******Come back all those on hold from before!!! You can fill in the background areas with a paint colour. At this stage you will either have a blackground (if followingthe last method) or a translucent background (the grey squared grid) Using your Magic Wand tool (W) hit the black area and Select > Similar

Fill the background, flood this area, with a pot of virtual grey paint. Edit > Fill 

From the dropdown bar select 50% grey
Ta dahhhh... again. Home stretch now!

If you ahve been a good girl/boy and named/ saved your file at the start, you can just Ctrl/Cmd S or File Save. If not, no worries, or if you want to change the file, go to the toolbar File > Save As

Pick the file into which you want this file popping. You can change the file type to .JPG or .PNG or .PDF for simpler transfer to other computers that might not have Photoshop, for example, if you are printing at another location, school, work, college to save your home ink... shhh I didn't say that!!

Lastly, because as a former colleague once noted, I am a tree hugger. I'm not really but I HATE waste. So if you can be minful of your paper consumption it makes for a healthier world for our babies and grandbabies etc. Soooo, when you print there are a few things you can do.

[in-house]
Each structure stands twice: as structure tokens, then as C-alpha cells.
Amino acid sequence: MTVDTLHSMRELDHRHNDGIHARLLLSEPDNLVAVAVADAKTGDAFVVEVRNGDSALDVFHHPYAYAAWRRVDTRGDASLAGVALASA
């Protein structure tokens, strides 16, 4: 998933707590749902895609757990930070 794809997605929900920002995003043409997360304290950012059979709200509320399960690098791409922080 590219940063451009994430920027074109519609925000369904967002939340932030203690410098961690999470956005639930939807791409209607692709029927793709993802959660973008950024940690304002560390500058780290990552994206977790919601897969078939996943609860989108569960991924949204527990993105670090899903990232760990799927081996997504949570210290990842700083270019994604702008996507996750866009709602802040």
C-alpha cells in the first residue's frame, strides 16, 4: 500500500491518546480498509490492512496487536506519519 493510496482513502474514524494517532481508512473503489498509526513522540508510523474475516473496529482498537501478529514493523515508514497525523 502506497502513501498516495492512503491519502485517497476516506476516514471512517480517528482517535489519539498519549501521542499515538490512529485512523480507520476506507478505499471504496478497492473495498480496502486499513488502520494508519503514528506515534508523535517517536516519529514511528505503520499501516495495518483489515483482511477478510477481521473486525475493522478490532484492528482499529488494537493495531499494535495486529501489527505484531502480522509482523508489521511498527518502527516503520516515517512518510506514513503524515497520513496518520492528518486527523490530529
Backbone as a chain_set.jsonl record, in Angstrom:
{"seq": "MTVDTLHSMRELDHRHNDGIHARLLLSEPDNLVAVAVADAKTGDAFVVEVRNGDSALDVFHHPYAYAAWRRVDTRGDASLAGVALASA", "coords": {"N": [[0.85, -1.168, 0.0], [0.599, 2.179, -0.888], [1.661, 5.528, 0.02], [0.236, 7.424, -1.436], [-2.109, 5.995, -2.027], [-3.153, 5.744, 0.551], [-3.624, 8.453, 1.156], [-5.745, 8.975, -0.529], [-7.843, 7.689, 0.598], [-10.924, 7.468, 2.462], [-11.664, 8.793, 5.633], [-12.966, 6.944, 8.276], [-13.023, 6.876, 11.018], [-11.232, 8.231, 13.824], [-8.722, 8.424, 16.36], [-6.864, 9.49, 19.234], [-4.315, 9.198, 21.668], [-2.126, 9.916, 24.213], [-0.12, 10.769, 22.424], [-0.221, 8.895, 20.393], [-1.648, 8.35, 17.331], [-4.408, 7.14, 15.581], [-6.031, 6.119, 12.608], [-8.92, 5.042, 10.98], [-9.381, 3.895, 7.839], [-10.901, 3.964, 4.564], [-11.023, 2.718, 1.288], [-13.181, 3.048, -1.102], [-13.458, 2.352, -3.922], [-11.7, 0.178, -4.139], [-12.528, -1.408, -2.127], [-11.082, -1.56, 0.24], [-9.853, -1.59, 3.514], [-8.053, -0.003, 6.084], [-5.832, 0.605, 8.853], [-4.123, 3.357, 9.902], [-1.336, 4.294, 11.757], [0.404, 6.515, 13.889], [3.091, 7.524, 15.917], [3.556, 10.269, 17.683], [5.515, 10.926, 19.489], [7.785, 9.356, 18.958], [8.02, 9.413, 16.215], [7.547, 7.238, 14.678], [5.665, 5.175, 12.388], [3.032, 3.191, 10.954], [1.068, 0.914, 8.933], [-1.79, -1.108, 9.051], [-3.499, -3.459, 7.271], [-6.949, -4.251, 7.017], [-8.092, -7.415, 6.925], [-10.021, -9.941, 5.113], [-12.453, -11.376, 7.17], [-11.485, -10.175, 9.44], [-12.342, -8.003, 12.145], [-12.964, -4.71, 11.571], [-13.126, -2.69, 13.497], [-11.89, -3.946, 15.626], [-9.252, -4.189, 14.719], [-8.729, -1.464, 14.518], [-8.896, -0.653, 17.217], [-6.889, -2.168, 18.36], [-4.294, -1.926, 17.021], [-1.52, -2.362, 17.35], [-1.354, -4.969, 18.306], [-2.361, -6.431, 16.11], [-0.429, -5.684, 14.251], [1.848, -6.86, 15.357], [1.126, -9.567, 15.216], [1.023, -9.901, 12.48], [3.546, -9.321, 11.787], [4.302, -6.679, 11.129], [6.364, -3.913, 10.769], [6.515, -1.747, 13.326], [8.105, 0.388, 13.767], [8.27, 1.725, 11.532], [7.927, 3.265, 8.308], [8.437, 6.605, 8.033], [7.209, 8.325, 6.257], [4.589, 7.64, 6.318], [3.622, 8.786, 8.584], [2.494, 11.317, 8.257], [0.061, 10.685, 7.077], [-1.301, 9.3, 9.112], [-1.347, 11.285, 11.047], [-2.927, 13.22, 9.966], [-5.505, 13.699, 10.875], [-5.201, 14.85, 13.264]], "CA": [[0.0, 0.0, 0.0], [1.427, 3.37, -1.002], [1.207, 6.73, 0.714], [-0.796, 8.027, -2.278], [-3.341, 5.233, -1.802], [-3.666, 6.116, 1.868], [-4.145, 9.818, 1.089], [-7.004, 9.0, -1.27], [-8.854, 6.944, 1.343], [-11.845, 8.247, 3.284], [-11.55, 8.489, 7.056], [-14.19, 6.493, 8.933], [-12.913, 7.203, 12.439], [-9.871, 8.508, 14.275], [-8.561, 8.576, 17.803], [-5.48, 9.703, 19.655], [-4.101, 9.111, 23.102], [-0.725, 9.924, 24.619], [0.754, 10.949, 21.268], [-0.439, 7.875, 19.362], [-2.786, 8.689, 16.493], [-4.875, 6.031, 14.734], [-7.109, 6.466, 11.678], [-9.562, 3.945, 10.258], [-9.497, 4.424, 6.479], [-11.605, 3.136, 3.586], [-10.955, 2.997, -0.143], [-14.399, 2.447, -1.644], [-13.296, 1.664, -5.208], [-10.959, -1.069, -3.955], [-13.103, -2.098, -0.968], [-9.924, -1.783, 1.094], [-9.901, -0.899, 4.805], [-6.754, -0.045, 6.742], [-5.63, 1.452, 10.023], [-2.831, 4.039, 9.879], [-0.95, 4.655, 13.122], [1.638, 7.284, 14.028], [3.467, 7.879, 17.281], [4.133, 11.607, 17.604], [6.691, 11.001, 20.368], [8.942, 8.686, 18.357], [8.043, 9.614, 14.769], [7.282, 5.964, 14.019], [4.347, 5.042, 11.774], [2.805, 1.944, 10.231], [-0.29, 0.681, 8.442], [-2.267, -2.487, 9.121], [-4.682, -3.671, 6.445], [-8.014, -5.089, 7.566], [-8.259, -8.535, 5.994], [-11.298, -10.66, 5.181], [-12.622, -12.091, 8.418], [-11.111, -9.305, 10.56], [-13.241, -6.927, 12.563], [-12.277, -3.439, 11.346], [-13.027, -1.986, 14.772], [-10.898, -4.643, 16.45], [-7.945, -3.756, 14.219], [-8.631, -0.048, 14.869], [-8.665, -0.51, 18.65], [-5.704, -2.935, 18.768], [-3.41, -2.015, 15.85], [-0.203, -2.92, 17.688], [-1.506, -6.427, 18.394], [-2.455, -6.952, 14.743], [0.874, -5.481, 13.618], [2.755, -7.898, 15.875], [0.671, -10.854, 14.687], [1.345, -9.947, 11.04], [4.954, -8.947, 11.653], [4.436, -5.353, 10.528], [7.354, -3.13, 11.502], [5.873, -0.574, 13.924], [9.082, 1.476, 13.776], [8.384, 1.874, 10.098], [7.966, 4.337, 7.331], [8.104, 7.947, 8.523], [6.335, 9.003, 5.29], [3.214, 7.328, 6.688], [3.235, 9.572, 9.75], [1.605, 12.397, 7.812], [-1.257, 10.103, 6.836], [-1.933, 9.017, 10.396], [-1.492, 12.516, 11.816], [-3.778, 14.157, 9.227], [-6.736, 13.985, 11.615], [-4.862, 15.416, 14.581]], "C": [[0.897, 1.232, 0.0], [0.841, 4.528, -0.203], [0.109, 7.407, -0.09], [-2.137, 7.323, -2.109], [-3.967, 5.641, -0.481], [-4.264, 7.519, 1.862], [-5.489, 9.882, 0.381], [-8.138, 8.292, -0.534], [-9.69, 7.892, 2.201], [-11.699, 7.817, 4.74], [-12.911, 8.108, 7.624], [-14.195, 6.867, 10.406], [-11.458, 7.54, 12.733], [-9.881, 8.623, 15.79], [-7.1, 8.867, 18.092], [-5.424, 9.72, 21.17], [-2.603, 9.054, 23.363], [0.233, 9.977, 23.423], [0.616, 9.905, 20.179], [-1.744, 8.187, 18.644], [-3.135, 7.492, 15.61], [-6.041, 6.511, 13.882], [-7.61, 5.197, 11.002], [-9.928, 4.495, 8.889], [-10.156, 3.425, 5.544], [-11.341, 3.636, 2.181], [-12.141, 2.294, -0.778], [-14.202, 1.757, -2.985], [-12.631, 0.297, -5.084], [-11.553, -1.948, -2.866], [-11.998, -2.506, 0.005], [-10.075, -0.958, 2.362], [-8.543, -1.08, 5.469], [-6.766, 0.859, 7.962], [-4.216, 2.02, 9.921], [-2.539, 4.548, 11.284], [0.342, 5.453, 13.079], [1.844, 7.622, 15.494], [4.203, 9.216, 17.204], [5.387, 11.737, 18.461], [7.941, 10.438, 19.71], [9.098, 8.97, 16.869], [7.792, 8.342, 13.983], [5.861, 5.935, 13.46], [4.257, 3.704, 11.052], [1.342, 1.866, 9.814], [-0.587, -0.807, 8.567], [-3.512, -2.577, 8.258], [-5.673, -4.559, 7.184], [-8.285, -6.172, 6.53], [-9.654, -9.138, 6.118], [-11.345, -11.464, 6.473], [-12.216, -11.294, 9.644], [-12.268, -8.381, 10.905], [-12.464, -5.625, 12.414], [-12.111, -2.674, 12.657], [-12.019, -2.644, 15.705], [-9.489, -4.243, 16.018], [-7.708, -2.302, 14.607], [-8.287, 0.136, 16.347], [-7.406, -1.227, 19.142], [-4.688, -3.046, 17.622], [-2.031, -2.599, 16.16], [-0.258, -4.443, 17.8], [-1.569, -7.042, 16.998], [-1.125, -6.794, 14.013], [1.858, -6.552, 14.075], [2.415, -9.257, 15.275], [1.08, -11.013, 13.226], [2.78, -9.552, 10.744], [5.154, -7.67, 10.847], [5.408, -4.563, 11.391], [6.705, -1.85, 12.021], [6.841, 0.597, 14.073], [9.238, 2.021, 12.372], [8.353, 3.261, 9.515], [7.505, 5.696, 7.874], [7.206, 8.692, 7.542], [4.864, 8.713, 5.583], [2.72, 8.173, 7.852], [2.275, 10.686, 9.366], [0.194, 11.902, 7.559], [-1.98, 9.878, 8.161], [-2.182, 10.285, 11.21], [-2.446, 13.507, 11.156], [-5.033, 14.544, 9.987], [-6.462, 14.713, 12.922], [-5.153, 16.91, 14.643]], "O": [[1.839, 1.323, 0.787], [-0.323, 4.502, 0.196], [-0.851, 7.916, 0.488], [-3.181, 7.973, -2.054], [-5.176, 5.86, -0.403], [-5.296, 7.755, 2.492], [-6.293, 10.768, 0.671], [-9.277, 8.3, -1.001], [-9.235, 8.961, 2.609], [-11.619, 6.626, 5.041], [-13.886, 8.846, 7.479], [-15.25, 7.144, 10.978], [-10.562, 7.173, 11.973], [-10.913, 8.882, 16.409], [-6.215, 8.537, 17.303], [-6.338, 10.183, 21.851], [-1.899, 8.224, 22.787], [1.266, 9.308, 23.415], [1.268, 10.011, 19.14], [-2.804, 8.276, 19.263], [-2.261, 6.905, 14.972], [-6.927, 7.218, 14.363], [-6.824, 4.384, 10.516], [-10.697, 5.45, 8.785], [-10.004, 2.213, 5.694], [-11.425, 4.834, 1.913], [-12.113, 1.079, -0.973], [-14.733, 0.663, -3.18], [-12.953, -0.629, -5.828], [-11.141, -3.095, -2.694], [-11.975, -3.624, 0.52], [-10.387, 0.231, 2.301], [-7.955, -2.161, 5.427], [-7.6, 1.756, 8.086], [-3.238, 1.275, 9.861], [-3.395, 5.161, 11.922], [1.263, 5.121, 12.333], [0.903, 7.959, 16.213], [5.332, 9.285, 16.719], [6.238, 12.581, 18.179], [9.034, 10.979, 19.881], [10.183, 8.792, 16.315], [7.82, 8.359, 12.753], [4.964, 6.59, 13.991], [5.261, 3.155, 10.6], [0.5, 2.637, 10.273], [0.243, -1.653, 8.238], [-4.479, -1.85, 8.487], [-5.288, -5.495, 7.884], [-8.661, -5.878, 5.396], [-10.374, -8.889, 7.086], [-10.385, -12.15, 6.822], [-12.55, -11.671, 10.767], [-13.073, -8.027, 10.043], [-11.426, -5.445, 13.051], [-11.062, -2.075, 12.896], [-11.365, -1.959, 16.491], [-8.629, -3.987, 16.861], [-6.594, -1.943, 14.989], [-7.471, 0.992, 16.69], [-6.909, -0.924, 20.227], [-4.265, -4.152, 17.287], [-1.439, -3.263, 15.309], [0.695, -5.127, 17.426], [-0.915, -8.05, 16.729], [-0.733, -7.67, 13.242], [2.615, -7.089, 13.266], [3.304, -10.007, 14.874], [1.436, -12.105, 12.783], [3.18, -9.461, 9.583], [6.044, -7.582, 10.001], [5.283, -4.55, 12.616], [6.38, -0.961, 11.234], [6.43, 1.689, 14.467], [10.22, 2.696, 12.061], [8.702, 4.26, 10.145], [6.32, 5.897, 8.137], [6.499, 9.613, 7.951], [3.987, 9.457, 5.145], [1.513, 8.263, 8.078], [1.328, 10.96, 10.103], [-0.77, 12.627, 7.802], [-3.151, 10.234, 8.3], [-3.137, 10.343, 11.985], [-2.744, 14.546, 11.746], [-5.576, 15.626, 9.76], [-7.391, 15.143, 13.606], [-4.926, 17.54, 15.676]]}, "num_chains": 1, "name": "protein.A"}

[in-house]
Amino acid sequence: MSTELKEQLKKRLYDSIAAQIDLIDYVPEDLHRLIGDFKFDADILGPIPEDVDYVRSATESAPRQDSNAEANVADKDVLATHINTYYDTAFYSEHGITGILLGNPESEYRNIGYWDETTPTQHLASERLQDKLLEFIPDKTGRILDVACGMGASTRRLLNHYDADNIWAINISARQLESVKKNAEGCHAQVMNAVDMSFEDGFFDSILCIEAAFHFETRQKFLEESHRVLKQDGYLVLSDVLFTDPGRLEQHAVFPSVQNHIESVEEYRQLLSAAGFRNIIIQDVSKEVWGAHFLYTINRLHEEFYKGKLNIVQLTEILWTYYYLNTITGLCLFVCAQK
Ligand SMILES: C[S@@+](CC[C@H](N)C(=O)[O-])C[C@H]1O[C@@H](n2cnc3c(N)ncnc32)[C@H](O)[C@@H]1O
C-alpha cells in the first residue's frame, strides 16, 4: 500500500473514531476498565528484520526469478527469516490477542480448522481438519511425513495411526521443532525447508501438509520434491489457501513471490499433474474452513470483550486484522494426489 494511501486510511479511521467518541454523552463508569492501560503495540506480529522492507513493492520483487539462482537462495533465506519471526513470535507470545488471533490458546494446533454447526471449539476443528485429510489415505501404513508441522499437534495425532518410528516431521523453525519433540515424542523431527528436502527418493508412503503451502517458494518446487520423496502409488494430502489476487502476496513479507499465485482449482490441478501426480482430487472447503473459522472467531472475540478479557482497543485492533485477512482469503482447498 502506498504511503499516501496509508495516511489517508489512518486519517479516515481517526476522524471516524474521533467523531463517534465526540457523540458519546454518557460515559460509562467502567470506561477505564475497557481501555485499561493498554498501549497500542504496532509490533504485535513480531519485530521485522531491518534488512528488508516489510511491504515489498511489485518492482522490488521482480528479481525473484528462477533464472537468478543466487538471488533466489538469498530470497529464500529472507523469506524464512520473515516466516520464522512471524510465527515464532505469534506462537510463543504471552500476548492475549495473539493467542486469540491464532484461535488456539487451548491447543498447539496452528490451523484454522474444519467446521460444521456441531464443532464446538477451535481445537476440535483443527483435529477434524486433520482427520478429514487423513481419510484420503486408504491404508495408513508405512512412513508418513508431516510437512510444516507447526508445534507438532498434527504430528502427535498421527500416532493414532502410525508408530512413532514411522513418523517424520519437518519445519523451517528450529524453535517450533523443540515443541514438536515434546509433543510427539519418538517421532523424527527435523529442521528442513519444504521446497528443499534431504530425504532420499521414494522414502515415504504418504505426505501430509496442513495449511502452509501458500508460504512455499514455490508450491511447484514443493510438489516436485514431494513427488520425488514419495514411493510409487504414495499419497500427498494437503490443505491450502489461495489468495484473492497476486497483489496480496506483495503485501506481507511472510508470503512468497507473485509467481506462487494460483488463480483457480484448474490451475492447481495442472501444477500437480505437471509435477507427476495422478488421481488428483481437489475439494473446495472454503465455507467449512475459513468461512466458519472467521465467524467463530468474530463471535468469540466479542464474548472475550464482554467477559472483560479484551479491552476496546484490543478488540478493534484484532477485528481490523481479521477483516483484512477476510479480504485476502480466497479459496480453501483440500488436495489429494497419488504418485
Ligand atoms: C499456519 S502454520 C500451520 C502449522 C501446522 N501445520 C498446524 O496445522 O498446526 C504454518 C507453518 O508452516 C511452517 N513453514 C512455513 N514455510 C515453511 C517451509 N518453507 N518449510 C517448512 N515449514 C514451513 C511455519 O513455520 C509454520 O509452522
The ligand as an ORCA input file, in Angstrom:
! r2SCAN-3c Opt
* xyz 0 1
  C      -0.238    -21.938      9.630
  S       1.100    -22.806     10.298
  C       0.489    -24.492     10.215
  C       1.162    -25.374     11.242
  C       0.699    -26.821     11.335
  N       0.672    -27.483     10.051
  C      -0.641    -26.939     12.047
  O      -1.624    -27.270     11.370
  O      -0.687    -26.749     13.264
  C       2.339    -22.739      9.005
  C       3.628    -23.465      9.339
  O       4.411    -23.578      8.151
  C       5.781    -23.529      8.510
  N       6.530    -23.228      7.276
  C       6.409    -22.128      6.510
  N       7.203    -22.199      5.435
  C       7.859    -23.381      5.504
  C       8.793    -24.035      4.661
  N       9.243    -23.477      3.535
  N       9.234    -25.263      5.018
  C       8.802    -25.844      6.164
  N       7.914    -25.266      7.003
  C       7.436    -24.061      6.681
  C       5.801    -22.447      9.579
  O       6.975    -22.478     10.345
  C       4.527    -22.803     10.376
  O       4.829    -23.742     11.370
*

You can print more than one copy on your piece of paper, if room allows, check your dimensions first though!

If, as in this case, an A4 page cannot accommodate 2 of these designs, because you have them at a size for a specific frame, you can move the image by dragging it around in the preview area. This will mean there will be one larger trim area that can hopefully be used on smaller cuts or other craft projects. Be mindful here of print margins!!

Using your weapon of choice, I favour the X-Cut but have used a very nice Lacie and Swan Morton, cut away the grey areas.

So here is my cut. A true seconds entry. I want my sale version to have white leaves with the spines cut away, some details accented and it will be a mirror image of this. A new blog will demonstrate how to select some areas for cutting and others for keeping, but in the meantime please feel free to practice this method.
As I mentioned before, this is my first BIG tutorial using screenshots so it is truly a learning curve for me.

After it goes live and I have a bit more time, I think I shall break it down, one post per method, save the confusion. I'll also resize the screen so there is less clutter for you. Any other suggestion that you can give on how I can improve my tutorials is GREATLY welcomed, be kind I am a Mummy on the edge :) but it will really help me to improve how I produce future tutorials.

Coming soon, video tutorials for those who prefer video.

Thank you for visiting. I am on Instagram, facebook, twitter, Etsy and soon Youtube. Links at the side if you would like to like, follow, say hello or give feed back there or in the comments below.

Thanks again xxxx